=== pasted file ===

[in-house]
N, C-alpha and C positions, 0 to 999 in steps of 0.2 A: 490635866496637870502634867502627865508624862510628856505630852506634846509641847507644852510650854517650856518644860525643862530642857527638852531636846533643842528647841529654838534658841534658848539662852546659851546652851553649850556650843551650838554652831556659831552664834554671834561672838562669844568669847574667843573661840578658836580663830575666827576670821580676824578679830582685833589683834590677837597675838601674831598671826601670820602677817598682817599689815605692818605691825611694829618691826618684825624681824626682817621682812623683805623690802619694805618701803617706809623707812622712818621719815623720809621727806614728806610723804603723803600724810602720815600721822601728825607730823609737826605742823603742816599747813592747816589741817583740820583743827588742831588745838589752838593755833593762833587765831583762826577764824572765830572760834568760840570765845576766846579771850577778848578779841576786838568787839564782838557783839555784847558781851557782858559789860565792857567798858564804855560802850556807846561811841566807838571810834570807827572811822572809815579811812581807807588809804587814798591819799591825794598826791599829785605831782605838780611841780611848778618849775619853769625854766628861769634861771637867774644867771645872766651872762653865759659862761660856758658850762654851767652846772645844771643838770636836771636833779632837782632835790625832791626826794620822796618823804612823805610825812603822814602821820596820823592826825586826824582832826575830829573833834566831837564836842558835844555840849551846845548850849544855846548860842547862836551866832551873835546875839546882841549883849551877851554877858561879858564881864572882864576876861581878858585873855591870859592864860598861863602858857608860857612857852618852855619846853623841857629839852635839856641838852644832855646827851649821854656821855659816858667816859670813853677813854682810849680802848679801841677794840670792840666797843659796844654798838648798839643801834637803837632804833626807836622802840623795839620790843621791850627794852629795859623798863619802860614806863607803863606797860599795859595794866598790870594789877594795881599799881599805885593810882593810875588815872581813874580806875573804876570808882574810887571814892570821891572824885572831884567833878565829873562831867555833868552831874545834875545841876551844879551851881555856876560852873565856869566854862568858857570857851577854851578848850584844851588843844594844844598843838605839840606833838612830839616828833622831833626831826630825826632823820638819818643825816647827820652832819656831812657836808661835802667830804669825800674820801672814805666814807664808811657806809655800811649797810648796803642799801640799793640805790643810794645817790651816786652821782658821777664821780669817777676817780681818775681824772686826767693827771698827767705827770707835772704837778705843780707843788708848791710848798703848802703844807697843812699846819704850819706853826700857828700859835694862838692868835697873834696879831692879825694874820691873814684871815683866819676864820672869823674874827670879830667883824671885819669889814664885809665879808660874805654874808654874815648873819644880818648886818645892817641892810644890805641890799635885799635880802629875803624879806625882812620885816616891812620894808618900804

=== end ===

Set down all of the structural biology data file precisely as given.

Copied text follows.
[in-house]
N, C-alpha and C positions, 0 to 999 in steps of 0.2 A: 490635866496637870502634867502627865508624862510628856505630852506634846509641847507644852510650854517650856518644860525643862530642857527638852531636846533643842528647841529654838534658841534658848539662852546659851546652851553649850556650843551650838554652831556659831552664834554671834561672838562669844568669847574667843573661840578658836580663830575666827576670821580676824578679830582685833589683834590677837597675838601674831598671826601670820602677817598682817599689815605692818605691825611694829618691826618684825624681824626682817621682812623683805623690802619694805618701803617706809623707812622712818621719815623720809621727806614728806610723804603723803600724810602720815600721822601728825607730823609737826605742823603742816599747813592747816589741817583740820583743827588742831588745838589752838593755833593762833587765831583762826577764824572765830572760834568760840570765845576766846579771850577778848578779841576786838568787839564782838557783839555784847558781851557782858559789860565792857567798858564804855560802850556807846561811841566807838571810834570807827572811822572809815579811812581807807588809804587814798591819799591825794598826791599829785605831782605838780611841780611848778618849775619853769625854766628861769634861771637867774644867771645872766651872762653865759659862761660856758658850762654851767652846772645844771643838770636836771636833779632837782632835790625832791626826794620822796618823804612823805610825812603822814602821820596820823592826825586826824582832826575830829573833834566831837564836842558835844555840849551846845548850849544855846548860842547862836551866832551873835546875839546882841549883849551877851554877858561879858564881864572882864576876861581878858585873855591870859592864860598861863602858857608860857612857852618852855619846853623841857629839852635839856641838852644832855646827851649821854656821855659816858667816859670813853677813854682810849680802848679801841677794840670792840666797843659796844654798838648798839643801834637803837632804833626807836622802840623795839620790843621791850627794852629795859623798863619802860614806863607803863606797860599795859595794866598790870594789877594795881599799881599805885593810882593810875588815872581813874580806875573804876570808882574810887571814892570821891572824885572831884567833878565829873562831867555833868552831874545834875545841876551844879551851881555856876560852873565856869566854862568858857570857851577854851578848850584844851588843844594844844598843838605839840606833838612830839616828833622831833626831826630825826632823820638819818643825816647827820652832819656831812657836808661835802667830804669825800674820801672814805666814807664808811657806809655800811649797810648796803642799801640799793640805790643810794645817790651816786652821782658821777664821780669817777676817780681818775681824772686826767693827771698827767705827770707835772704837778705843780707843788708848791710848798703848802703844807697843812699846819704850819706853826700857828700859835694862838692868835697873834696879831692879825694874820691873814684871815683866819676864820672869823674874827670879830667883824671885819669889814664885809665879808660874805654874808654874815648873819644880818648886818645892817641892810644890805641890799635885799635880802629875803624879806625882812620885816616891812620894808618900804